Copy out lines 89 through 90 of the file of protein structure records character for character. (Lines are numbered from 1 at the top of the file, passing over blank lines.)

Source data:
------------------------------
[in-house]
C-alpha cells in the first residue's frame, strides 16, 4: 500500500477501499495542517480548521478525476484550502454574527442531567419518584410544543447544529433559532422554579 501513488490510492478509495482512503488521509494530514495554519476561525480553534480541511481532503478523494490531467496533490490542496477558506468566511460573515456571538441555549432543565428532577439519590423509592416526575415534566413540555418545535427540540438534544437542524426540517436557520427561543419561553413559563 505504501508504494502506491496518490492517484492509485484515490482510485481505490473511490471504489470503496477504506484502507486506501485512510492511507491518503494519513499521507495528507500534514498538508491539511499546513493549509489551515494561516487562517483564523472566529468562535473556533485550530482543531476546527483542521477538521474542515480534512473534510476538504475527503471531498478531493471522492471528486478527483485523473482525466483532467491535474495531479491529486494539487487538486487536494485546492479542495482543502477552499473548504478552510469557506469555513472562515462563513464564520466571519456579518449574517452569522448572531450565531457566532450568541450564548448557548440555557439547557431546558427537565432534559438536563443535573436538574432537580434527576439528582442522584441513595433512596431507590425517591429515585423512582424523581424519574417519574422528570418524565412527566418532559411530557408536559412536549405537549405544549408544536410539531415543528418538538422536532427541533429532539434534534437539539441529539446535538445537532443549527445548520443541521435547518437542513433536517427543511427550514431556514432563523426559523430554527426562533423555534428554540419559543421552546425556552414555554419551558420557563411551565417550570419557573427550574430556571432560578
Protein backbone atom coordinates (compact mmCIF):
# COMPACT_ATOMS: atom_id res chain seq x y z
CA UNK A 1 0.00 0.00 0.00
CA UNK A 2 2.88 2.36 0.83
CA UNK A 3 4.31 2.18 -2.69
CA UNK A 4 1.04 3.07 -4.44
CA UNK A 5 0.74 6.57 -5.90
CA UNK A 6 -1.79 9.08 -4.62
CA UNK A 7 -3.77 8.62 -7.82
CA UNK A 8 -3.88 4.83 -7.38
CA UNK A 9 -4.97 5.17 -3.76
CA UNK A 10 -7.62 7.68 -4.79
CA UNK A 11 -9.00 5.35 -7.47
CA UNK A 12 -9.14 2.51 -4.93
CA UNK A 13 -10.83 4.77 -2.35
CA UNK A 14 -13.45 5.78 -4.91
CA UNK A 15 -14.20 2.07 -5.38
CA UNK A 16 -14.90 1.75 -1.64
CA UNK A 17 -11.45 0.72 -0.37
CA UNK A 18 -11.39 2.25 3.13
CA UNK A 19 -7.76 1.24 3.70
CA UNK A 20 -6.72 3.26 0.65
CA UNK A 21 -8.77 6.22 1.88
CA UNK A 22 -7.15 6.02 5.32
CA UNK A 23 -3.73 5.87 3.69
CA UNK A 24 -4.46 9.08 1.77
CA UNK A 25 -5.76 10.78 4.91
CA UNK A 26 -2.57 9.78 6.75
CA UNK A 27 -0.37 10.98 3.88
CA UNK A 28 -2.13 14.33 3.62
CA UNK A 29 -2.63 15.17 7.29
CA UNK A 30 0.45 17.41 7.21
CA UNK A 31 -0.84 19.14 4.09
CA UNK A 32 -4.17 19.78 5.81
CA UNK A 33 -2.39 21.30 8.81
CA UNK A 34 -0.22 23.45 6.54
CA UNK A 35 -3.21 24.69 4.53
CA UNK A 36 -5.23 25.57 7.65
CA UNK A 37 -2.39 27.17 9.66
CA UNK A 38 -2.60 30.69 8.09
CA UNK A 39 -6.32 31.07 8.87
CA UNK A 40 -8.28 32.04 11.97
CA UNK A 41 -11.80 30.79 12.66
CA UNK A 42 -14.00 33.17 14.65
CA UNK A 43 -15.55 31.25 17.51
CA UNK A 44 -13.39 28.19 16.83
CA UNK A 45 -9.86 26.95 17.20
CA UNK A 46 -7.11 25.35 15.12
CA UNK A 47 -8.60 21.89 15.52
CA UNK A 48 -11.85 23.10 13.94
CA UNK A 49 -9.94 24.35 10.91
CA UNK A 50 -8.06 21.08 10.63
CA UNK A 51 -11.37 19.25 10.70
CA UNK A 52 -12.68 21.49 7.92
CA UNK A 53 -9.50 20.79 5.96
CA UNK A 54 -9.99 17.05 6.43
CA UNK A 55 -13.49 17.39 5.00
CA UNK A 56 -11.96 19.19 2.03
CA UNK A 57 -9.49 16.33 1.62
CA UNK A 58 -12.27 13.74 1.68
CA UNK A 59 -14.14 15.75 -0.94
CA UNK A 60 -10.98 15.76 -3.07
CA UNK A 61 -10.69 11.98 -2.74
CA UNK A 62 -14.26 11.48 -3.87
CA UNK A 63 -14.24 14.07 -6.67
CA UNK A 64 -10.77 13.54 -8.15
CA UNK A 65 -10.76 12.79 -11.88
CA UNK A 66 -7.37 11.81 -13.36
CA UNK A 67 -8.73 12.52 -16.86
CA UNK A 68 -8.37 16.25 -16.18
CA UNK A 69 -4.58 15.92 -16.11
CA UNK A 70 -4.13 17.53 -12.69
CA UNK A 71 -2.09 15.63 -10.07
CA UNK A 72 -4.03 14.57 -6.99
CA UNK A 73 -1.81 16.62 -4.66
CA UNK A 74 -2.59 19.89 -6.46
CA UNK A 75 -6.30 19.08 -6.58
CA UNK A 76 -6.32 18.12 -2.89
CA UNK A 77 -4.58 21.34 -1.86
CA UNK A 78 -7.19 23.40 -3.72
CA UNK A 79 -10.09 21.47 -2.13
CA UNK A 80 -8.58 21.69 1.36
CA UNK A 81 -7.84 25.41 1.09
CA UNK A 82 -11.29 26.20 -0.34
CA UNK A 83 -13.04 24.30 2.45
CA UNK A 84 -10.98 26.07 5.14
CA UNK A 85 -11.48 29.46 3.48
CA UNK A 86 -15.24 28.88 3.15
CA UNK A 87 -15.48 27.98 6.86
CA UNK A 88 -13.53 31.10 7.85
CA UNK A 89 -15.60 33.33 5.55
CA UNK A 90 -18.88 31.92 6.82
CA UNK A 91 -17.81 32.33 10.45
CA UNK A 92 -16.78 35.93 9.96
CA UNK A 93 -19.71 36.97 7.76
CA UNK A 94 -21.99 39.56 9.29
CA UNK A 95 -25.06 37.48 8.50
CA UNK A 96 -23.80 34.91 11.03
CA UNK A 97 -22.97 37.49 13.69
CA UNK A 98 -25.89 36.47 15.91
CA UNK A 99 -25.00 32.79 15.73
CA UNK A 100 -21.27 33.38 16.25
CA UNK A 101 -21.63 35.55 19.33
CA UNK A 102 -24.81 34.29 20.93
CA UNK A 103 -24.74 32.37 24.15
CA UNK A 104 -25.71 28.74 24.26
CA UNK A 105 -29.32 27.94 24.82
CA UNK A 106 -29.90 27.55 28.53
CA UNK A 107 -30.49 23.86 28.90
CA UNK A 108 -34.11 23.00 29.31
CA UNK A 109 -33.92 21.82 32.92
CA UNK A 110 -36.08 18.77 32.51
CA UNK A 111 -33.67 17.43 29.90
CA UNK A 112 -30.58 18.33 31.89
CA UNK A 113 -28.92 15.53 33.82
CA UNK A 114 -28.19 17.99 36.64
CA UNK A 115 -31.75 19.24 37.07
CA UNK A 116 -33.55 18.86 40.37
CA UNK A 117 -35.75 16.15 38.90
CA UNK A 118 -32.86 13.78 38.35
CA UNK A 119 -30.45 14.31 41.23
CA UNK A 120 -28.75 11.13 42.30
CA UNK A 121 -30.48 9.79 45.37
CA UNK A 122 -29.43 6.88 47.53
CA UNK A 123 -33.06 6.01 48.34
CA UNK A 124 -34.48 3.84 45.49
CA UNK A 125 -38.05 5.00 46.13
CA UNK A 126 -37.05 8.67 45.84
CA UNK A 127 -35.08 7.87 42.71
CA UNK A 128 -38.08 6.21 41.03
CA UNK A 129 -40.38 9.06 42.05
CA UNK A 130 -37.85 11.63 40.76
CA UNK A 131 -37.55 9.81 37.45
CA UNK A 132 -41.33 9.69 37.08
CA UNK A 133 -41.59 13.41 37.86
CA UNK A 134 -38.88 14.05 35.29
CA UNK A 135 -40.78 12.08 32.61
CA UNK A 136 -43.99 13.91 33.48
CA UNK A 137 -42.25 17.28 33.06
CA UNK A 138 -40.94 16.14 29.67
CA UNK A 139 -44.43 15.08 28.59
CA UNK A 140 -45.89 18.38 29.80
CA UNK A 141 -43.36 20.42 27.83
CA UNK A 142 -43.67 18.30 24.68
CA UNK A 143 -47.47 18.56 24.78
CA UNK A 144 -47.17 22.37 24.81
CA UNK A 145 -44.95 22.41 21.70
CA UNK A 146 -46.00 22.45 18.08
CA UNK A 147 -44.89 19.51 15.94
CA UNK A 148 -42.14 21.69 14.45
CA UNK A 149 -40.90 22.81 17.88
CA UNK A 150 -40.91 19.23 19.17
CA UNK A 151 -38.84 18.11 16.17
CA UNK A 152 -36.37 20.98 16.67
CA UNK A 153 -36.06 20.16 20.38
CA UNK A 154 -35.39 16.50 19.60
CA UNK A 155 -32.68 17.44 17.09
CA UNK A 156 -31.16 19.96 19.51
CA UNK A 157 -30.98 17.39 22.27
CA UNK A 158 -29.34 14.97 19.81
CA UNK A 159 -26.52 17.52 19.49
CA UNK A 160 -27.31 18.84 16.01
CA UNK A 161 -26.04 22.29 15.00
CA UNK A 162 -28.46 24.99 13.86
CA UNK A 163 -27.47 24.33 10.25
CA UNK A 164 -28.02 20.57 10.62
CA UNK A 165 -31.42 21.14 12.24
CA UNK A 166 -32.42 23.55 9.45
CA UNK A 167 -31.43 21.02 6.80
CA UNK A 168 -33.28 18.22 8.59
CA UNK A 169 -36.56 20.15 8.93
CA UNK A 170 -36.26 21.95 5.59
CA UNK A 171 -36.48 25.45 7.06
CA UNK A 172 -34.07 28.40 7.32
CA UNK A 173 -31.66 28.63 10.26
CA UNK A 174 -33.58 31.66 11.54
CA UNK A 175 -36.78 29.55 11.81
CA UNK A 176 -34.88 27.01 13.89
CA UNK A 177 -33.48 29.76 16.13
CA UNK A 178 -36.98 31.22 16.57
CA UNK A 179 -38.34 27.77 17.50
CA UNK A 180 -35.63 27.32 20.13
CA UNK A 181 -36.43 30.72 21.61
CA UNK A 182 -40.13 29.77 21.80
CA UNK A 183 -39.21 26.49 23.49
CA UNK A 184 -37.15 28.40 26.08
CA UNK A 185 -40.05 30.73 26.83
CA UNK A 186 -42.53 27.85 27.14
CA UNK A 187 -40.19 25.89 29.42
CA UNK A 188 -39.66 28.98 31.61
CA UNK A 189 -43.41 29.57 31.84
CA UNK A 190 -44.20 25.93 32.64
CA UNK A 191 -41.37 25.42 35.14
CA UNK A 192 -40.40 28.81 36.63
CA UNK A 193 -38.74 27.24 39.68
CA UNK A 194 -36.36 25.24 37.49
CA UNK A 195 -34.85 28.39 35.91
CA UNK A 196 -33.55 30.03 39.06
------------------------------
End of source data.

CA UNK A 85 -11.48 29.46 3.48
CA UNK A 86 -15.24 28.88 3.15